By Wook Kim
Updated February 01, 2006 05:00 AM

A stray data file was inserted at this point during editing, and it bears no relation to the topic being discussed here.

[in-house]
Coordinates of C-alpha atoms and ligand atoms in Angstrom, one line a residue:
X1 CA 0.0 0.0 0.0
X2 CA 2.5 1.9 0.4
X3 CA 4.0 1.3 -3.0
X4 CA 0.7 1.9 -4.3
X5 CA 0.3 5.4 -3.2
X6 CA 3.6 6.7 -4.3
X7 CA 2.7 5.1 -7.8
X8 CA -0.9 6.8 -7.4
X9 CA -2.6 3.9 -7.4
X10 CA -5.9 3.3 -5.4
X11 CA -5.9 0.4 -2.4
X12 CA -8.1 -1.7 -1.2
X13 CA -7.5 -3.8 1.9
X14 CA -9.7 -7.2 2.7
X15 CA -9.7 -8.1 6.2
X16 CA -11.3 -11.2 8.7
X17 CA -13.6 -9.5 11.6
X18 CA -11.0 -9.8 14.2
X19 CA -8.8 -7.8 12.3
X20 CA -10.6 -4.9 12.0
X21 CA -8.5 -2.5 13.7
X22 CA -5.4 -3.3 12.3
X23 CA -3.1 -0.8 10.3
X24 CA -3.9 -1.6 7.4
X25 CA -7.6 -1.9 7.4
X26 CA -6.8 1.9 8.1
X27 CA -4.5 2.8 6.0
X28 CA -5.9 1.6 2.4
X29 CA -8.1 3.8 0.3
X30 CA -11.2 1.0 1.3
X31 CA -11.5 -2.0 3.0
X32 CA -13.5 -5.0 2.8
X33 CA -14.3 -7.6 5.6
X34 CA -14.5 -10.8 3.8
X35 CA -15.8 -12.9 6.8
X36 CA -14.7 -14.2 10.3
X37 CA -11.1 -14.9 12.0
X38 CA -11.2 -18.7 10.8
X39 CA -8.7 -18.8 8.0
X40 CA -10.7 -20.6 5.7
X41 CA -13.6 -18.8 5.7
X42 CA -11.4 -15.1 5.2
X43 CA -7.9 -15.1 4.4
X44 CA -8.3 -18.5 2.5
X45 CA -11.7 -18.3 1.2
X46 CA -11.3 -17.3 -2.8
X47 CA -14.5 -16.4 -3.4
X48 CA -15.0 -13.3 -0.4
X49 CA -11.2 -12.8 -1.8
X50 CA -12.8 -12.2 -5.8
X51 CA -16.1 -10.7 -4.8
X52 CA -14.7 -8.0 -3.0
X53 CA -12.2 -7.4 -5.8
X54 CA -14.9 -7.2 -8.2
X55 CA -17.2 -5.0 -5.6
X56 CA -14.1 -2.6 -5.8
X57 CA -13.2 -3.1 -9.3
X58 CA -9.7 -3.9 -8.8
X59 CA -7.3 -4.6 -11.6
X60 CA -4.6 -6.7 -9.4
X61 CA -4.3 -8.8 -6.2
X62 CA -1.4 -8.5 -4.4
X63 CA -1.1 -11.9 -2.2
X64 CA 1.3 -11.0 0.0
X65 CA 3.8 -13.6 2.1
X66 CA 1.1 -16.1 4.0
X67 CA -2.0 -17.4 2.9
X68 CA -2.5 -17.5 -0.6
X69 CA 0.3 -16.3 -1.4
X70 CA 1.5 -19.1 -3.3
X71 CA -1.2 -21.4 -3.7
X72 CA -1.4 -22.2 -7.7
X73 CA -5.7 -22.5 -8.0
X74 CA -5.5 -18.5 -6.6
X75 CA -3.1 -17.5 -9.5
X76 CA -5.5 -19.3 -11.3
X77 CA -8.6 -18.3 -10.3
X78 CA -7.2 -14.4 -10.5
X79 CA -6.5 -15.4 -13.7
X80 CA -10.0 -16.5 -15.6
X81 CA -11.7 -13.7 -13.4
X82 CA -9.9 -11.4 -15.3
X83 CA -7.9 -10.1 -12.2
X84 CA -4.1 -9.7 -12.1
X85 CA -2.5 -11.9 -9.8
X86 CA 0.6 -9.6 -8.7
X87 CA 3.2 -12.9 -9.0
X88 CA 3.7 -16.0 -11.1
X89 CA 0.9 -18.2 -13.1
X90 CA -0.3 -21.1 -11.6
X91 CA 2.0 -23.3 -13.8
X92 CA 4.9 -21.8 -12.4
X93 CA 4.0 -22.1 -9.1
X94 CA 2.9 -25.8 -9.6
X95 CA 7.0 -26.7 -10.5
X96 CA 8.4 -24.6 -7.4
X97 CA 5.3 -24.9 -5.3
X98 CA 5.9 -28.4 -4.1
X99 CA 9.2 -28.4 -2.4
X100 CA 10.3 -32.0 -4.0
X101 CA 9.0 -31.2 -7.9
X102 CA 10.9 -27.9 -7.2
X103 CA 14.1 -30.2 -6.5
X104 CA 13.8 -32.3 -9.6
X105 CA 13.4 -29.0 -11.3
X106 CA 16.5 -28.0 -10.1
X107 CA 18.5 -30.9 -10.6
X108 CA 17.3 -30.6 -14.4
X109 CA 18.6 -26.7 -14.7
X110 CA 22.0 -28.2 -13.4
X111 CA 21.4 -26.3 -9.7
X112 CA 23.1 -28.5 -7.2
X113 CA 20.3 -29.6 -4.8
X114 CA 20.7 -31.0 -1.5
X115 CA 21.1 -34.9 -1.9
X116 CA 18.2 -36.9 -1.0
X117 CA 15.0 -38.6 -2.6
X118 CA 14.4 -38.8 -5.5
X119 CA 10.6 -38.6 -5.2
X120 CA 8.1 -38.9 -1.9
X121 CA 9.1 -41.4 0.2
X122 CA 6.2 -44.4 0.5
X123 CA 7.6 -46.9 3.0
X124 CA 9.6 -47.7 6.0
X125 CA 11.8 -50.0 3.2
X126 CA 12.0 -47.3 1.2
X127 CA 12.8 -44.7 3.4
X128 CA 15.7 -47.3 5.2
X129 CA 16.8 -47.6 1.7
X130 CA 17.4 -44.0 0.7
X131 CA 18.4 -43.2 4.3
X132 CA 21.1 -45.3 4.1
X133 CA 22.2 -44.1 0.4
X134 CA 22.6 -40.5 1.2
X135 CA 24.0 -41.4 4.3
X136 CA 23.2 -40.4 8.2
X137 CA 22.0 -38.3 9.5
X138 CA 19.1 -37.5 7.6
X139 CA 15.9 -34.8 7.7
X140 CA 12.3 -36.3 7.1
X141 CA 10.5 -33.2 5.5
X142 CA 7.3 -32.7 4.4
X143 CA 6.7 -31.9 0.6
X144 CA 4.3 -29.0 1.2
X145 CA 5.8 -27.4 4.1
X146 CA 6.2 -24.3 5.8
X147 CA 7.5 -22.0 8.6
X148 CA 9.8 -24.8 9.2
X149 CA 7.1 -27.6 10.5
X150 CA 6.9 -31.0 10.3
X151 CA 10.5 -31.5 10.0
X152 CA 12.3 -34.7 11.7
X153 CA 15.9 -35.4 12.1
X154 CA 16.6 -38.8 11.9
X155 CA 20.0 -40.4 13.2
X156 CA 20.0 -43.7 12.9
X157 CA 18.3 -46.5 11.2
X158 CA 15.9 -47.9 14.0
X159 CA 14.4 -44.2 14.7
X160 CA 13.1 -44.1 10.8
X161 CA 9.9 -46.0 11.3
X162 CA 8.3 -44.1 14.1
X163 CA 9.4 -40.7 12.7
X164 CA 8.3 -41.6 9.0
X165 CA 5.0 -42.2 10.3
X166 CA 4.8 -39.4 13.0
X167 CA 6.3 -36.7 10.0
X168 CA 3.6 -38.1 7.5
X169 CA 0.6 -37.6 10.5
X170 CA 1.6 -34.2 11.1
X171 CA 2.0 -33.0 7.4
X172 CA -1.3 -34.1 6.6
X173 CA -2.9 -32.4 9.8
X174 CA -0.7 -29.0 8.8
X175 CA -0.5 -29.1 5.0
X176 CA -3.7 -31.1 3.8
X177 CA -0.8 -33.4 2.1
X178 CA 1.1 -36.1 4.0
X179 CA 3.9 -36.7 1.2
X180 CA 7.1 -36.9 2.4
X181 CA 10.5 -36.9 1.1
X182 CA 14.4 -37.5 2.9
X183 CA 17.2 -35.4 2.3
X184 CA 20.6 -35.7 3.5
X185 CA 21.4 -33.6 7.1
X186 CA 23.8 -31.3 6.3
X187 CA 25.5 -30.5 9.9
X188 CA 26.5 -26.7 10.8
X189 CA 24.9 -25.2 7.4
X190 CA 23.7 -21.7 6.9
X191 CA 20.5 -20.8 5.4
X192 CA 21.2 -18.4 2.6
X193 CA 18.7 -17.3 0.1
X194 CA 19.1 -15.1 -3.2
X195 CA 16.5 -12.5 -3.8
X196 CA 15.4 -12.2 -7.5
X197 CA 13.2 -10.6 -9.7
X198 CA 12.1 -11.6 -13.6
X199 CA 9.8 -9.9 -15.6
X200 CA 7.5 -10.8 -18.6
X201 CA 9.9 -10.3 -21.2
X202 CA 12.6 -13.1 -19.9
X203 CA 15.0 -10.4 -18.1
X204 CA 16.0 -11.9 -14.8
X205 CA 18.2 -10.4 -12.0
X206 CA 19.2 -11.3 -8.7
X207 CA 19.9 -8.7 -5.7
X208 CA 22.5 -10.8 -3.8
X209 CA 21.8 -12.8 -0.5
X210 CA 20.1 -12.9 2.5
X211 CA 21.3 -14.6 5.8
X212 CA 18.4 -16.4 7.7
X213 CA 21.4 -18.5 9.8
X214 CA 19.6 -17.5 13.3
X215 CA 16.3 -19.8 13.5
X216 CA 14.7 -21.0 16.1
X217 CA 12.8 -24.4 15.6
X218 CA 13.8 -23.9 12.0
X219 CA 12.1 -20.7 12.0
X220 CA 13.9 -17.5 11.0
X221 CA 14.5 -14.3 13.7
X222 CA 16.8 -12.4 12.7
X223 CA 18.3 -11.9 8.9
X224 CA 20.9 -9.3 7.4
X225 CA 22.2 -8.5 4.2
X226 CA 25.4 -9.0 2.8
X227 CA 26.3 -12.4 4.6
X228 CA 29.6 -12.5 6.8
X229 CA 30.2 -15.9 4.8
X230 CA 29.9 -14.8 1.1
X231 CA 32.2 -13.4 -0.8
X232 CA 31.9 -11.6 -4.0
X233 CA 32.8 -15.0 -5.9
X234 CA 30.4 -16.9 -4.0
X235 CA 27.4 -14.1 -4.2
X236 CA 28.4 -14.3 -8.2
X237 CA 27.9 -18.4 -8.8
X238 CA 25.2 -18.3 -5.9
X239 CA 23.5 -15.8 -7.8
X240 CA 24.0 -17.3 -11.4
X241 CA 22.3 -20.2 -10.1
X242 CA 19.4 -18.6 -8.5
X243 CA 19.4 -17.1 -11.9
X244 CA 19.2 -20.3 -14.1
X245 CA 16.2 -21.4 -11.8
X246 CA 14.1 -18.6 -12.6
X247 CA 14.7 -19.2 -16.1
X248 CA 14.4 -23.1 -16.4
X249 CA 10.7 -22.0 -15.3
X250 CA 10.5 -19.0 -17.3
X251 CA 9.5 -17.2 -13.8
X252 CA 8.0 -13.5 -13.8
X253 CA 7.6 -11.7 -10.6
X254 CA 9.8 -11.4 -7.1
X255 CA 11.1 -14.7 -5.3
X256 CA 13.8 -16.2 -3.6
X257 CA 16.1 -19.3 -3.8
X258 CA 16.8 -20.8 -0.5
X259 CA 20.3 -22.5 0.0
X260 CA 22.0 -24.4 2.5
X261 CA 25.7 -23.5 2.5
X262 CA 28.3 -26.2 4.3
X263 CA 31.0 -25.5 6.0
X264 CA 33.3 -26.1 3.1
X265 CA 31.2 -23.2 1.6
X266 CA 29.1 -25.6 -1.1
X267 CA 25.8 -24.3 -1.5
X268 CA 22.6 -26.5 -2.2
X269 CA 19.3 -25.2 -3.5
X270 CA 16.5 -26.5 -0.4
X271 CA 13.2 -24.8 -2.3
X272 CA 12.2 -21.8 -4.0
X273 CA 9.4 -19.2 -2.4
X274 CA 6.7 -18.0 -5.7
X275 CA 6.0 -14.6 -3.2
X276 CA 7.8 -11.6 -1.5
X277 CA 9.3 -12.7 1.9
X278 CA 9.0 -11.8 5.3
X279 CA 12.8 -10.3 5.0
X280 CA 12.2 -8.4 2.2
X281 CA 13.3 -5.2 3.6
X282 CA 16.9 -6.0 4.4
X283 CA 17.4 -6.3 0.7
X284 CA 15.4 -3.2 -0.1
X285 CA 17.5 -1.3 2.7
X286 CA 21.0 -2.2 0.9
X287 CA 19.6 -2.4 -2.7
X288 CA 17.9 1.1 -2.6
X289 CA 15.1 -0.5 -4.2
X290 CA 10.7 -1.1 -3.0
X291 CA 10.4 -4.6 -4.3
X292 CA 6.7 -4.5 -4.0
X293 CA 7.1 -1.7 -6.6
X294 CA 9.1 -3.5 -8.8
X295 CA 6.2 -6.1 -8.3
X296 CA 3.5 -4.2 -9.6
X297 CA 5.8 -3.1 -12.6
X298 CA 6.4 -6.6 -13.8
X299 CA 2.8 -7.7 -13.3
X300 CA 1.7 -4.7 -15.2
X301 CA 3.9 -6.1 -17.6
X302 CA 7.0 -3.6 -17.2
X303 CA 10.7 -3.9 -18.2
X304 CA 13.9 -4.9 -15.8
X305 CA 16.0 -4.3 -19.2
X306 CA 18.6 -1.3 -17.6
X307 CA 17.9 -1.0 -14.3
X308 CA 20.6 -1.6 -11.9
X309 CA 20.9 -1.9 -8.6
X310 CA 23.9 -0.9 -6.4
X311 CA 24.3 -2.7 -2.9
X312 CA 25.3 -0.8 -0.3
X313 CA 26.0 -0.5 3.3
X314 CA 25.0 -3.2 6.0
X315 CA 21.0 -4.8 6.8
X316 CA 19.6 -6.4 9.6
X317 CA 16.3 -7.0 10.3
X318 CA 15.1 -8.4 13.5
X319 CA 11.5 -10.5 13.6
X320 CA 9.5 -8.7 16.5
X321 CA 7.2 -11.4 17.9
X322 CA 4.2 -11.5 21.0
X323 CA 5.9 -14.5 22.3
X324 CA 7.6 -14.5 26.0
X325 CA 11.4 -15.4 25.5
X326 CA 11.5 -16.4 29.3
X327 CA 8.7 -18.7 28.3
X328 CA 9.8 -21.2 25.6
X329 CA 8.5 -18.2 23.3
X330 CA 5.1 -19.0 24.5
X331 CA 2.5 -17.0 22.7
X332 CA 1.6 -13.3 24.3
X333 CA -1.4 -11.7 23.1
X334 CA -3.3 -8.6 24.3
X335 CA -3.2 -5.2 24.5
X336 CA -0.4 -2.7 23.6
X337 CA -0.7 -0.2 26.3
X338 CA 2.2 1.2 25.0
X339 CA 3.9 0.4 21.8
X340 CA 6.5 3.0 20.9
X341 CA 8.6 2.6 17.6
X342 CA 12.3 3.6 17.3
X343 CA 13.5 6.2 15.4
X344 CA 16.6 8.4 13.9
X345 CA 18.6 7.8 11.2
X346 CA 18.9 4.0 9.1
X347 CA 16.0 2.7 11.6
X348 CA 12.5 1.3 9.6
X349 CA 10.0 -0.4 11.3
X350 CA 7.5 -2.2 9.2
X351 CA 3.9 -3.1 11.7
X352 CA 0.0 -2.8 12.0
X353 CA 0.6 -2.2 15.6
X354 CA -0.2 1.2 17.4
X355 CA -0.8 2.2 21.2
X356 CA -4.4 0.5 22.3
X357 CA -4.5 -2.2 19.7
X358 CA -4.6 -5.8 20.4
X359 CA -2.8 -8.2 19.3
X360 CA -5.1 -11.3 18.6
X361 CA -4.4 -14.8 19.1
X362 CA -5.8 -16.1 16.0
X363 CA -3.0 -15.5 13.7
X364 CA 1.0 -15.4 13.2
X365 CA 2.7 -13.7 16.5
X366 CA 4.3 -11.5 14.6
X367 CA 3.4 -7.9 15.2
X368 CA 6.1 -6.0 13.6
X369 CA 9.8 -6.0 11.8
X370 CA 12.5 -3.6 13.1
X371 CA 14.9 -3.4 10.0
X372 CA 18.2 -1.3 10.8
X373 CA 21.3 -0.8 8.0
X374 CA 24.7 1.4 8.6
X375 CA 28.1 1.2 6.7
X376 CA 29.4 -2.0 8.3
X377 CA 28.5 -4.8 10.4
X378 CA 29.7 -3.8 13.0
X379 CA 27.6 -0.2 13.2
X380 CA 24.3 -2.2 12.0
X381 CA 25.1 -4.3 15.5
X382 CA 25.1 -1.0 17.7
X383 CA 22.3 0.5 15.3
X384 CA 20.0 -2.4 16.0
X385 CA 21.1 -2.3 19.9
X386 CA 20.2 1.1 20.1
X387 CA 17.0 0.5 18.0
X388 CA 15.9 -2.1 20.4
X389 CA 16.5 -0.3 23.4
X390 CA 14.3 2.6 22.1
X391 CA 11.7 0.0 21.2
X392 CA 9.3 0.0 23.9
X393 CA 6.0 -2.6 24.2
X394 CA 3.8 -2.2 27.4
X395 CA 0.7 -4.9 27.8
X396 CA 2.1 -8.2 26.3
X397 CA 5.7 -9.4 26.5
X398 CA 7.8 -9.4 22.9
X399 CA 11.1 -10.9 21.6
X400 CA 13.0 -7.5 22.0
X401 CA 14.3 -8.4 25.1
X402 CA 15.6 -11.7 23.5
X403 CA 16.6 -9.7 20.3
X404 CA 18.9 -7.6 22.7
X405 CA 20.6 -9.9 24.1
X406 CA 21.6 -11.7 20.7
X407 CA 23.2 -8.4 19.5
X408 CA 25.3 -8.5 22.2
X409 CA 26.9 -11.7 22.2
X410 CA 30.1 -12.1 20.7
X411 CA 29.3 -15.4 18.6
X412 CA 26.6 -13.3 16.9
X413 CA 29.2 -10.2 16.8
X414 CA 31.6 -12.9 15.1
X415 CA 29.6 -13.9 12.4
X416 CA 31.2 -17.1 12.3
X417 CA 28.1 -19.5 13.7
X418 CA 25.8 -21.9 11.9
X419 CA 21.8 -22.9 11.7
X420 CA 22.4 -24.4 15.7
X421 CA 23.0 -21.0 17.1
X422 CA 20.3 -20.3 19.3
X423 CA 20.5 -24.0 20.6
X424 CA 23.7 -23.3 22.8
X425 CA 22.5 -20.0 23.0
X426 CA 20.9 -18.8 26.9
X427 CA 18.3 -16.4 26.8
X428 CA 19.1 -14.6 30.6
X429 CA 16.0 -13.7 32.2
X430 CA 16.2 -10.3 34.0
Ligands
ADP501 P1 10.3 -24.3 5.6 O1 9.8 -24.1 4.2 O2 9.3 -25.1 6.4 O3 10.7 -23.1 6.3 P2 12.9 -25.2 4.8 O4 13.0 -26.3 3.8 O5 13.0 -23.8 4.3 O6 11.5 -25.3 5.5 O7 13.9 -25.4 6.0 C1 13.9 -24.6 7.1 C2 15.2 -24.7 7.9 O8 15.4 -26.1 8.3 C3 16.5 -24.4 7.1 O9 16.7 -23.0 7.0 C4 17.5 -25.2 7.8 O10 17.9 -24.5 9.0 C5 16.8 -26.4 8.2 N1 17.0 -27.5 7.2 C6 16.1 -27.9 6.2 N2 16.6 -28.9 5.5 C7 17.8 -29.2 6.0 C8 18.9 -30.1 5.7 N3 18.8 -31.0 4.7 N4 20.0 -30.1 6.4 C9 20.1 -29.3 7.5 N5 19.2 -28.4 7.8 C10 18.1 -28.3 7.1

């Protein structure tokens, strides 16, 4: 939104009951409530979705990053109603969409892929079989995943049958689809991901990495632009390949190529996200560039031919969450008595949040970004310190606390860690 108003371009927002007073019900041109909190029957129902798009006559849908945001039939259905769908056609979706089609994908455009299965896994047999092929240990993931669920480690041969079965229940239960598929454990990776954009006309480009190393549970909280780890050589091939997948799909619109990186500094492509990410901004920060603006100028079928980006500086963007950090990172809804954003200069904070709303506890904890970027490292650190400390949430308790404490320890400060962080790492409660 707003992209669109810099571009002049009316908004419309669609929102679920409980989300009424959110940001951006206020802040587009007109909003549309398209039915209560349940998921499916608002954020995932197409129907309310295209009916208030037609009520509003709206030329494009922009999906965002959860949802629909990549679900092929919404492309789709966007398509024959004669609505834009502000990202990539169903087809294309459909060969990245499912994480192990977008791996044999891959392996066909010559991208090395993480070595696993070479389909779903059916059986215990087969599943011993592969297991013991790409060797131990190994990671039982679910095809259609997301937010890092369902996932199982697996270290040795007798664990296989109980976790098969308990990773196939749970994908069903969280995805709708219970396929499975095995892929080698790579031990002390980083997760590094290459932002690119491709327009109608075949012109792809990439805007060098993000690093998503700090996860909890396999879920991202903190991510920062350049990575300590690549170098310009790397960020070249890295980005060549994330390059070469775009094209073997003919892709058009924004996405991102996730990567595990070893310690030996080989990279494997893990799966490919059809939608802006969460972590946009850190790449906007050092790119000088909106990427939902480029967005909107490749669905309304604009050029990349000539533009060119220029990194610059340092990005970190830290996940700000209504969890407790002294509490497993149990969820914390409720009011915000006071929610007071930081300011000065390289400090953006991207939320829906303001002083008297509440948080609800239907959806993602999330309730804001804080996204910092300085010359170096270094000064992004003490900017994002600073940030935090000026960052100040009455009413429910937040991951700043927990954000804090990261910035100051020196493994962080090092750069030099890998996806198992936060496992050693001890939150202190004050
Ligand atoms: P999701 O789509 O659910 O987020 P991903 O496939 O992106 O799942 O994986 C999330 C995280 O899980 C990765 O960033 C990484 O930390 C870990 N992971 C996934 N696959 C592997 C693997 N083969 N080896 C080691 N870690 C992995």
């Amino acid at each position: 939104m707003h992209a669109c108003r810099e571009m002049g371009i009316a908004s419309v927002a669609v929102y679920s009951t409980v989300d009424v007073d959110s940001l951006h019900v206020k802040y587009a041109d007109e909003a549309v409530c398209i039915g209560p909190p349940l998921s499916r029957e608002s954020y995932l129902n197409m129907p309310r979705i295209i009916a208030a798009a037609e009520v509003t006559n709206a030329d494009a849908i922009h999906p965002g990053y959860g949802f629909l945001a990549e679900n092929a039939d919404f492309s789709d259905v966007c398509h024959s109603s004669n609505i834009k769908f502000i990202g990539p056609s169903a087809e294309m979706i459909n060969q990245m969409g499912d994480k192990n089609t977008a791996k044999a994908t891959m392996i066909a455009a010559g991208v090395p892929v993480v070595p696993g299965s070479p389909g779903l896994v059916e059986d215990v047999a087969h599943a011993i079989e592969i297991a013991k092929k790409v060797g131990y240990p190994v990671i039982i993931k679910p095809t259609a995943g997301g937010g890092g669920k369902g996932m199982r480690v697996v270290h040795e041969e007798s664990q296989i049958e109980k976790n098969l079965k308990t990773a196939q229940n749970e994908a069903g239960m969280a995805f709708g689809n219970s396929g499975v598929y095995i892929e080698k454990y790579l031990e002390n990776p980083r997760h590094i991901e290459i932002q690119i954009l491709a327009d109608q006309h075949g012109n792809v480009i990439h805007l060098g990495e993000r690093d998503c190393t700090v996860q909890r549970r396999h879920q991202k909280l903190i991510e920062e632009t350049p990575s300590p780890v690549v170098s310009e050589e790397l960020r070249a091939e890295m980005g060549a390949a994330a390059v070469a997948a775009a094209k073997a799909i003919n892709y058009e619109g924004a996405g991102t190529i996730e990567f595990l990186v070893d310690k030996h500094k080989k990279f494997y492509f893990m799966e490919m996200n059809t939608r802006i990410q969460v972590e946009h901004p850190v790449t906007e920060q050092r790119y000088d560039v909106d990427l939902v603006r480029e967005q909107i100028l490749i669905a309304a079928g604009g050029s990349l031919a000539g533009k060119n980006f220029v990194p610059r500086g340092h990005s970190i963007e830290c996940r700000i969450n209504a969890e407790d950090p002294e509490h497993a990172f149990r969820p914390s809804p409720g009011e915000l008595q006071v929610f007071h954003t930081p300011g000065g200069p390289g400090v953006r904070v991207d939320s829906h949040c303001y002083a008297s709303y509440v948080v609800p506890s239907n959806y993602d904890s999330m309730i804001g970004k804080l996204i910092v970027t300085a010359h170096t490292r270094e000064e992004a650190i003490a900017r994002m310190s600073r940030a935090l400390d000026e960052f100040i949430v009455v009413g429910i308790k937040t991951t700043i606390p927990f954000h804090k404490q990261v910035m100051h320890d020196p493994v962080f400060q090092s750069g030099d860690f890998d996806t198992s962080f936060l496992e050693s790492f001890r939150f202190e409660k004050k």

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Twenty-five years ago, Bill Merritt, an enterprising attorney just out of law school, took a job with a genteel but shady Portland, Ore., lawyer who shortly afterward expired next to his desk. The hapless young litigator had to juggle a decades-old caseload while dealing with law enforcement officials who suspected his late boss was involved in unsavory activities. In a loping, soft-boiled style, Bill Merritt populates A Fool’s Gold with a memorable rogues’ gallery of misfits (e.g., Grady Jackson, ”the Crazy Man of Neahkahnie Mountain,” who’s convinced that riches lie under a state-owned beach). Merritt’s characters and plot twists sometimes stretch the seams of believability — ”This book isn’t journalism,” he winks in the author’s note — but his comic caper reads like Carl Hiaasen gone Northwest.